Tuesday, September 30, 2008
Friday, September 26, 2008
Remember my earlier post about terrariums? I've recently become enamoured (I've always been fascinated, even as a child) by carnivorous plants. I would love to have a beautiful terrarium with these gorgeous creatures growing in it. I love them because they live in the shadowy land between the Animal and Plant Kingdoms, forming a bridge between the two. I figure, these plants are so beautiful they would make great arrangements. Im a huge fan of arrangements that are beautiful and still living and I think that carnivous plants fit that category beautifully - and talk about a conversation piece! I love cut flowers, but sometimes knowing that a thing of beauty is still alive and well is a great thing. To quote a dear friend when I was talking to him about my carnivorous plant obsession he said "And if your guests become a bore, you can feed them to the plants!"
Monday, September 22, 2008
Over at Cool Hunting, I found this great post about the artist Phillip Toledano's work called America: The Gift Shop which turns major politcal events from the United State's past eight years of Bush in office into fun kitschy, politcally heavy objects. Can you imagine having that coffee table? It would scare sooo many people.
Friday, September 19, 2008
The American Standard Building (formerly the American Radiator Building), is a gem in NYC architecture. It was built in 1924 in the ne0-gothic style by Raymond Hood
Wednesday, September 17, 2008
Monday, September 8, 2008
Many New Yorkers probably hate this building, but it is one of my favorite buildings in New York and one of the most recognizable to anyone who has ever been to Columbus Circle. The building was built in 1965 by Edward Durrell Stone & Associates and was the former Gallery of Modern Art to house Huntington Hartford’s art collection
"....The walls of the Venetian-inspired vertical palazzo were perforated with porthole-like openings at the corners, base and crown to suggest rustication inspired, according to Stone, by Saint-German-des-Prés, a Romanesque church in Paris. At the ground floor, the building was carried on columns to form an arcade. The top two floors, where the restaurant was located behind a loggia, opened to a view of Central Park. Ada Louise Huxtable likened the overall effect to a 'die-cut Venetian palazzo on lollypops,' while Olga Gueft said that the building's 'red-granite-trimmed, green-marble-lined colonnades, these rows of portholes like borders of eyelet hand-embroidered on a marble christening robe are too winsome for heavyweight criticism.'...The arrangement of a stair gallery wrapped around a core was similar to that of Howe & Lescaze's Scheme Six, proprosed for the Museum of Modern Art in 1931. Filtered natural light was introduced through the glazed perforations at the corners, a technique that worked well with Abe Feder's artificial lighting, while also producing tantalizing glimpses of Central Park without distracting the viewer from the art. The lobby floor was paved in terrazzo, into which were set the discs that had been cut out of the marble when the exterior arches were formed in contrast to the white-painted anonymity of the Museum of Modern Art's galleries. Hartfords' were paneled with walnut and other hardwoods and thickly carpeted or elaborately finished in parquet de Versailles and marble. A pipe organ was included in one of the double-height galleries. Though Hartford's collection did not include any paintings by Gauguin, the ninth-floor Polynesian restaurant, the Gauguin Room, included a tapestry based on one of the French master's paintings."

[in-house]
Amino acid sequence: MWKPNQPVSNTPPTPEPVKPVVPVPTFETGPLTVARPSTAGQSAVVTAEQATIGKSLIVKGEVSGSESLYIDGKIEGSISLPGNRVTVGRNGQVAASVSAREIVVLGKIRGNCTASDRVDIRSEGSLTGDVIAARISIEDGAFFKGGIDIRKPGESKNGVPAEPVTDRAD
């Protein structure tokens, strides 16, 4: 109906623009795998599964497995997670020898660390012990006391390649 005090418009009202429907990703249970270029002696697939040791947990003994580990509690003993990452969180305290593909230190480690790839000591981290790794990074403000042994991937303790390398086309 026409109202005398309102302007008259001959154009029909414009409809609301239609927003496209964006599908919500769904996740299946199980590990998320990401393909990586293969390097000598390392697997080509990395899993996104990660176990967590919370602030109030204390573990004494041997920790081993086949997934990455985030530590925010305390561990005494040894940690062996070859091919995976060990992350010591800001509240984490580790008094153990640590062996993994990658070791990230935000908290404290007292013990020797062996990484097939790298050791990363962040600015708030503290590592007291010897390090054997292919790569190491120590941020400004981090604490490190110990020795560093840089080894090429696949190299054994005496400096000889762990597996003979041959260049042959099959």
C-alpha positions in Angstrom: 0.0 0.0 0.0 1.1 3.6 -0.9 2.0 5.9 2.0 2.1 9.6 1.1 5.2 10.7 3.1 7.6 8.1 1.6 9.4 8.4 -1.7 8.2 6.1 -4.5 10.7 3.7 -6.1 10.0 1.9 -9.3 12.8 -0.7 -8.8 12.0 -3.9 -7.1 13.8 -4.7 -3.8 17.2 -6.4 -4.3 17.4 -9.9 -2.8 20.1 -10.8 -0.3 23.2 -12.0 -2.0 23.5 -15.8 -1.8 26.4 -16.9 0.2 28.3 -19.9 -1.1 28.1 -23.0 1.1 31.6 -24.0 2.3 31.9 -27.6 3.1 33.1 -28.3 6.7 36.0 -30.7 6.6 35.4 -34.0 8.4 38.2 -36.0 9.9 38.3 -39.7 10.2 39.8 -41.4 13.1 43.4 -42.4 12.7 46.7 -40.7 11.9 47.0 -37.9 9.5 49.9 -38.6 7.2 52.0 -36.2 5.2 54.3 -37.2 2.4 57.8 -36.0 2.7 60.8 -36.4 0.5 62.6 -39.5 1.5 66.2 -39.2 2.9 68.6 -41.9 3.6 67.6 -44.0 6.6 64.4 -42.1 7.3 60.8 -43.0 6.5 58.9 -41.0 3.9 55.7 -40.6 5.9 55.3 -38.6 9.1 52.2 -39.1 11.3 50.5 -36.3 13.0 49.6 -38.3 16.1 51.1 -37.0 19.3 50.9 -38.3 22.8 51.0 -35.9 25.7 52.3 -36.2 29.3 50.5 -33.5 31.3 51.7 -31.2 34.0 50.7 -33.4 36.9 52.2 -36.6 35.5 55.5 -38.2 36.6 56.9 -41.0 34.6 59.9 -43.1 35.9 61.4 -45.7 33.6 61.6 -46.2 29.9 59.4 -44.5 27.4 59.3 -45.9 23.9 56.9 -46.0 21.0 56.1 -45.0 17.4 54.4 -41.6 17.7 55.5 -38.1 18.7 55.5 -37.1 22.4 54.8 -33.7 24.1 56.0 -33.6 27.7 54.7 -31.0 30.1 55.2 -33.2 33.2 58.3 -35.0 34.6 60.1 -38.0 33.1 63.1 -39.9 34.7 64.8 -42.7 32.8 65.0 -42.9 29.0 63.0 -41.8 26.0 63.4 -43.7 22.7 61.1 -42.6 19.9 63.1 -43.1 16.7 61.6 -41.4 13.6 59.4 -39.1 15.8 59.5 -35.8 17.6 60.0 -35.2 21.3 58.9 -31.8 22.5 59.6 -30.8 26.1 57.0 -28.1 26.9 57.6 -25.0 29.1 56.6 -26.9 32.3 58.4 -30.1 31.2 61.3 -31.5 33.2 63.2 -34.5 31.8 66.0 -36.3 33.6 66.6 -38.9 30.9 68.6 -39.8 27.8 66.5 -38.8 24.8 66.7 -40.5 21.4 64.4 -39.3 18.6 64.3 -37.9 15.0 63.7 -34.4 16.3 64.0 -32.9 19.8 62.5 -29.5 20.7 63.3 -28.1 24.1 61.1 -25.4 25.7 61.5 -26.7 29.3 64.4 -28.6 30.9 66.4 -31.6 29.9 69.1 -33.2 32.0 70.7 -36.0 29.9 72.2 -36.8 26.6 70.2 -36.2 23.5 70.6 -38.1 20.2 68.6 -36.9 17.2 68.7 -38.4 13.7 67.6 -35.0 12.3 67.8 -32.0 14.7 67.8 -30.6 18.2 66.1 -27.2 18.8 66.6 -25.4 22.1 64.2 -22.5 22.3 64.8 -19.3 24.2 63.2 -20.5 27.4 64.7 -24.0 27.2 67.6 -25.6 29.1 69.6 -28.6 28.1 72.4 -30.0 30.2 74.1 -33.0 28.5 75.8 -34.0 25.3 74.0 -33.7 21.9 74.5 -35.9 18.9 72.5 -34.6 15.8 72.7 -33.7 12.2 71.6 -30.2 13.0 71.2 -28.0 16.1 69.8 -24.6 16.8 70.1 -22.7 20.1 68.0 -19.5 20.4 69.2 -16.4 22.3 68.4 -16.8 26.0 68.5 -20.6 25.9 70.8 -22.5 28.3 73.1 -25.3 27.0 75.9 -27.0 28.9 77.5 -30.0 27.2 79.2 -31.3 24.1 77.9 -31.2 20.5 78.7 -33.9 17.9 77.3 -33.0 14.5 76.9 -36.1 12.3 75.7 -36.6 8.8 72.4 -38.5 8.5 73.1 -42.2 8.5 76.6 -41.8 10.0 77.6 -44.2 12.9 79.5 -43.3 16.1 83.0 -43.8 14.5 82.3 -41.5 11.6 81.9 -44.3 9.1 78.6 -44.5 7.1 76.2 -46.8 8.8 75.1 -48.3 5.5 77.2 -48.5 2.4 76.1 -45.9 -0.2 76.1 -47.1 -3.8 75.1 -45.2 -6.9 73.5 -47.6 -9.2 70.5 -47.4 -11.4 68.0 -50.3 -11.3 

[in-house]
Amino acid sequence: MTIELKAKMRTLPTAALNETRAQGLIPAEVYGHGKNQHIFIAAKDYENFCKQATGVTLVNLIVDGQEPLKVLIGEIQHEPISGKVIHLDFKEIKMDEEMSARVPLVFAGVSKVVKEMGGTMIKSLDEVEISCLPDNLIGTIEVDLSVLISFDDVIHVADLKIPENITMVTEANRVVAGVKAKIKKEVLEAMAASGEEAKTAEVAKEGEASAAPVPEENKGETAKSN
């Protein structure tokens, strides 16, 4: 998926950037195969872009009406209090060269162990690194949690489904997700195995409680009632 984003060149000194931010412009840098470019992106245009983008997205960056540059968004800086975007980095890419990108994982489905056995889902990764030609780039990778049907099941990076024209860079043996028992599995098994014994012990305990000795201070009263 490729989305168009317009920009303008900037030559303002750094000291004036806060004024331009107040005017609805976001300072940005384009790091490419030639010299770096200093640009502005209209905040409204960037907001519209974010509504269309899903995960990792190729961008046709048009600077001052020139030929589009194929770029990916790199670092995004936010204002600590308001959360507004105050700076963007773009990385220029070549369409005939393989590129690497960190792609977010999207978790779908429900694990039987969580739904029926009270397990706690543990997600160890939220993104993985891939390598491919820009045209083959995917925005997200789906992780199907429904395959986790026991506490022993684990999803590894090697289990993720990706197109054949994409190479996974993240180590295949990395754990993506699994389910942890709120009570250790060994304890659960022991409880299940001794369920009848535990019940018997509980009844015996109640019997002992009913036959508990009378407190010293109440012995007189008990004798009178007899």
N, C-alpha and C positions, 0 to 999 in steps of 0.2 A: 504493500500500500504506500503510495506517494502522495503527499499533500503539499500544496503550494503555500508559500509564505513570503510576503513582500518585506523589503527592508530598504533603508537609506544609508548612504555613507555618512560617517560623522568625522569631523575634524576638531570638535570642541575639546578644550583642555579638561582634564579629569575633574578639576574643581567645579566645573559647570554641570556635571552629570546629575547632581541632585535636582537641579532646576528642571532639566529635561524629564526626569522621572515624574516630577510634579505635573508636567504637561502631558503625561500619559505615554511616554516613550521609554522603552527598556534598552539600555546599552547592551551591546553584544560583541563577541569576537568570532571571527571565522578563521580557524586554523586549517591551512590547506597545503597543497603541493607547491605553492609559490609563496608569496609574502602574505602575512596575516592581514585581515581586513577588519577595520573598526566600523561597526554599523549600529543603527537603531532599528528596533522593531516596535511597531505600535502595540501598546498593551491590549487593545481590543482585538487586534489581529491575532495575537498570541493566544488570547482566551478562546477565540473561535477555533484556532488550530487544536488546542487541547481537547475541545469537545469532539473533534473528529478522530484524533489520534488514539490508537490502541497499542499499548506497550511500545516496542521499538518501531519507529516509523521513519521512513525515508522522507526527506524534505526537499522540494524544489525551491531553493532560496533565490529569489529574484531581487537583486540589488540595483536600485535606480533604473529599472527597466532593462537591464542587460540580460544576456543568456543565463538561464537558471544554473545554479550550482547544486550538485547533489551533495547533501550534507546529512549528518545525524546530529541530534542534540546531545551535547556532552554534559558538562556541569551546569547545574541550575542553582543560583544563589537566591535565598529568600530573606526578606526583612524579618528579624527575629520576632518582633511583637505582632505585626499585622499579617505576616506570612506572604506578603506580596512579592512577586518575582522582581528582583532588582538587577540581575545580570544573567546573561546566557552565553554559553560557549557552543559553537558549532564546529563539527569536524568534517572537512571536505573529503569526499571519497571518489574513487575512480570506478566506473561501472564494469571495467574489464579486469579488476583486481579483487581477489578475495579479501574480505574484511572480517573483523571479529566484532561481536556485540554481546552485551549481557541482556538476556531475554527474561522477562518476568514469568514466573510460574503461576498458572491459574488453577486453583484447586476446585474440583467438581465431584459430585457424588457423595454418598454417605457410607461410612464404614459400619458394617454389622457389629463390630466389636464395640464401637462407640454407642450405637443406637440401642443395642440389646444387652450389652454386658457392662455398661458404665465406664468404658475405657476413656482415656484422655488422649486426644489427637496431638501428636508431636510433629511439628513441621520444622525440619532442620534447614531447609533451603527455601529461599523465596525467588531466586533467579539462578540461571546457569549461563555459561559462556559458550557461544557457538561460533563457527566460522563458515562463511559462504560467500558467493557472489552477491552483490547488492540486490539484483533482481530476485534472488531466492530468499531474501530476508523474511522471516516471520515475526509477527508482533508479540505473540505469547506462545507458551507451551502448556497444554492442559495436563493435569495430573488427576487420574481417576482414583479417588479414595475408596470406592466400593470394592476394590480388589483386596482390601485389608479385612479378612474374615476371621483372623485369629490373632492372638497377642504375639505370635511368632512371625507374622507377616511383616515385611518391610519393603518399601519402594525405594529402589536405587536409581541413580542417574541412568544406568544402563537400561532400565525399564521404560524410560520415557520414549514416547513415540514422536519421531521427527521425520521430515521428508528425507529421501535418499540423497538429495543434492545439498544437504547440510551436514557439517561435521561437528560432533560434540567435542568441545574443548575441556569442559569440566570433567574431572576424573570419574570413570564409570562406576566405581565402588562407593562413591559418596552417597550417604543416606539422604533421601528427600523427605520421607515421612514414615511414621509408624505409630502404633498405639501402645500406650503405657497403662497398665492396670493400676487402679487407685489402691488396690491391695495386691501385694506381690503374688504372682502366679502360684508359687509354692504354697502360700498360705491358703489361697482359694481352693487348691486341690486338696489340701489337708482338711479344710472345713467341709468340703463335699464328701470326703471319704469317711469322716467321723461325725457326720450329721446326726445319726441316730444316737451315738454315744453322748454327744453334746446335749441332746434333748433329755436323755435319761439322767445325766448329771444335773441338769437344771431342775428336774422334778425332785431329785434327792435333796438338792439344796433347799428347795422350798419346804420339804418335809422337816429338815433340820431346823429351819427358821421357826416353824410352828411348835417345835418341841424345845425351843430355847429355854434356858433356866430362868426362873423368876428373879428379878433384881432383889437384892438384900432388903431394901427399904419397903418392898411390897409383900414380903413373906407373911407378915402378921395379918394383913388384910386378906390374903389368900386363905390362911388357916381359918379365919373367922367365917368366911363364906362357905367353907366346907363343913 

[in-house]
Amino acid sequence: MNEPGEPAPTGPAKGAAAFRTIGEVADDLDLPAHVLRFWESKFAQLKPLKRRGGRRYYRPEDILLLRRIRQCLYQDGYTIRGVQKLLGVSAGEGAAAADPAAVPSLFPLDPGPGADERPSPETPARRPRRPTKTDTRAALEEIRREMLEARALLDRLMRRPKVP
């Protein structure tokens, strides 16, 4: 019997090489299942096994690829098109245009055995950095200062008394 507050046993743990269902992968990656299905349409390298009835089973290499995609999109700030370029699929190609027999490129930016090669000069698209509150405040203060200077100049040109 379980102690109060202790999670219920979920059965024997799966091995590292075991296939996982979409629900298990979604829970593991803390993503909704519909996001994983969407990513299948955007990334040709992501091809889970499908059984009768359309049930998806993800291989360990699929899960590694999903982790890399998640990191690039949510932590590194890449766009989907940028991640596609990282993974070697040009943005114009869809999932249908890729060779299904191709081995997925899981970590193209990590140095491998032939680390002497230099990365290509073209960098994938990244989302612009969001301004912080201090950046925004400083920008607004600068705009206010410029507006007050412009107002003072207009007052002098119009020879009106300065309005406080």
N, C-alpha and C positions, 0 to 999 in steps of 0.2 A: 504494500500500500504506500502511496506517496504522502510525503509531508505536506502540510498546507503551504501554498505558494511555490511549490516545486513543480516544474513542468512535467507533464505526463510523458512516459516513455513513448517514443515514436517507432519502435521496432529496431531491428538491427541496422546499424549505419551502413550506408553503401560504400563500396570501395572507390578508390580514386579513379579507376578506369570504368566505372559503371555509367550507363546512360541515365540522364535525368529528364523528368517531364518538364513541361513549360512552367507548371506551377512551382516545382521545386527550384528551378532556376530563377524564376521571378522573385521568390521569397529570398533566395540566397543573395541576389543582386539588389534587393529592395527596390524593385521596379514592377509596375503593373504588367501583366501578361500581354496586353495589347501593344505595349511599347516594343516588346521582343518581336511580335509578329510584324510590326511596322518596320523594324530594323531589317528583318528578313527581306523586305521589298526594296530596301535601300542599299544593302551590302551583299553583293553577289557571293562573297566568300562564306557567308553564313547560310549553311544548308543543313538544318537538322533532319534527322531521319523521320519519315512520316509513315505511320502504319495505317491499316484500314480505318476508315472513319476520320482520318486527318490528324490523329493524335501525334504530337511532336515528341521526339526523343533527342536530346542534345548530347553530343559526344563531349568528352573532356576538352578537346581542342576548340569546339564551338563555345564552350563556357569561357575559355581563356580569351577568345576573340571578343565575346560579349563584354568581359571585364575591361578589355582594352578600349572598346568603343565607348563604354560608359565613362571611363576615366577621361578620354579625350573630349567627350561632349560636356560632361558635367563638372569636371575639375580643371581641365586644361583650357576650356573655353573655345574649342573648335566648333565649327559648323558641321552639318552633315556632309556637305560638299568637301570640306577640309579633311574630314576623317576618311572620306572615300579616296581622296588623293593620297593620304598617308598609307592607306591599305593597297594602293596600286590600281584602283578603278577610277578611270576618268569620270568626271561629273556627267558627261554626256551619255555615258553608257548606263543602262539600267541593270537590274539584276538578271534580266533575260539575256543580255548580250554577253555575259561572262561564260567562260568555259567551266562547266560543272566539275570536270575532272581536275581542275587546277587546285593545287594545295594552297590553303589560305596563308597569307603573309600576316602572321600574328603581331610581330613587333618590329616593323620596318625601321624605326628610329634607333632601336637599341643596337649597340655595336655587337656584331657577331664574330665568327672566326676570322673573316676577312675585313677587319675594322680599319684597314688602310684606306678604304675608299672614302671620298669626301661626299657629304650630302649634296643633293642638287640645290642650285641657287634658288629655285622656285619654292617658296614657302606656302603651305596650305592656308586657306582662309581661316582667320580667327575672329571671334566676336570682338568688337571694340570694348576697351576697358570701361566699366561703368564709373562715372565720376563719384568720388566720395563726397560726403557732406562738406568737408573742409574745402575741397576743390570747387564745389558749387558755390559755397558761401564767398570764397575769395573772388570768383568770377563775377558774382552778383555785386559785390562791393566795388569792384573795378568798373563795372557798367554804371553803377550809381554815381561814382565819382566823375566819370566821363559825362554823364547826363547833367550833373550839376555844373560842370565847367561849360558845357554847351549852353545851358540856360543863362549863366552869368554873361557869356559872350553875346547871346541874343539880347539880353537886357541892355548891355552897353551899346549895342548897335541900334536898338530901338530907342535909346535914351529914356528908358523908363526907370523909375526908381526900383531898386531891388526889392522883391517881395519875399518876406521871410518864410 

The building just speaks to me. It reminds me of something that belong son the set of the movie Titus. It is a structure that would have been erected in Fascist Italy when the ideals of ancient aesthetics of Rome were being melding together with Marxist idealogy. It looks like a monument, maybe even the base for an immense statue. In short, it is a grand statement of a building meant to convey the power of history and the art which it contained.
Wednesday, September 3, 2008
Last year, I decided to try my hand at indoor gardening. Plants make such a nice addition to any room and it's always nice to be surrounded by living things. The little plant you see in the picture below (not in the pink pot, the other one) was given to me by a dear friend who we will call the Incredible Mrs. K as a housewarming gift. The little plant (who I named Saffron, for her pretty yellow flowers) grew so quickly! I went to my local gardening store in Brooklyn called GRDN to buy a bigger planter, a shovel and some soil. They have an amazing collection of planters and wonderful gardening things that cost much more than what I allow myself to spend.
But I eventually decided on this beautiful Italian terracotta planter. The white stuff over it is a dormant moss that grows from the water that is absorbed by the terracotta. I loved the natural feel of it.
With Help from J, my beau, I re-potted Saffron on my roof terrace and brought her back downstairs to sit on her windowsill. She looked swell in her new home and hopefully she will now have lots of more room to grow. She went through a couple days of shock, the three yellow flowers she had fell off, but she now seems to be doing better and becoming acclimated to her new Italian pot.
In other plant news, the W siblings gave my these darling little herb planters for my birthday. The middle one was brown, but I painted it key lime green for some punch. The herbs (what they are I have forgotten) are growing nicely.
The Jade plant (in the pink pot in the first picture) is next to be replanted. I also bought a Eucalyptus tree that needs a bigger planter most desperately, but nice planters are so pricey and I think my plants deserve the best. I guess I'll just have to wait a bit longer.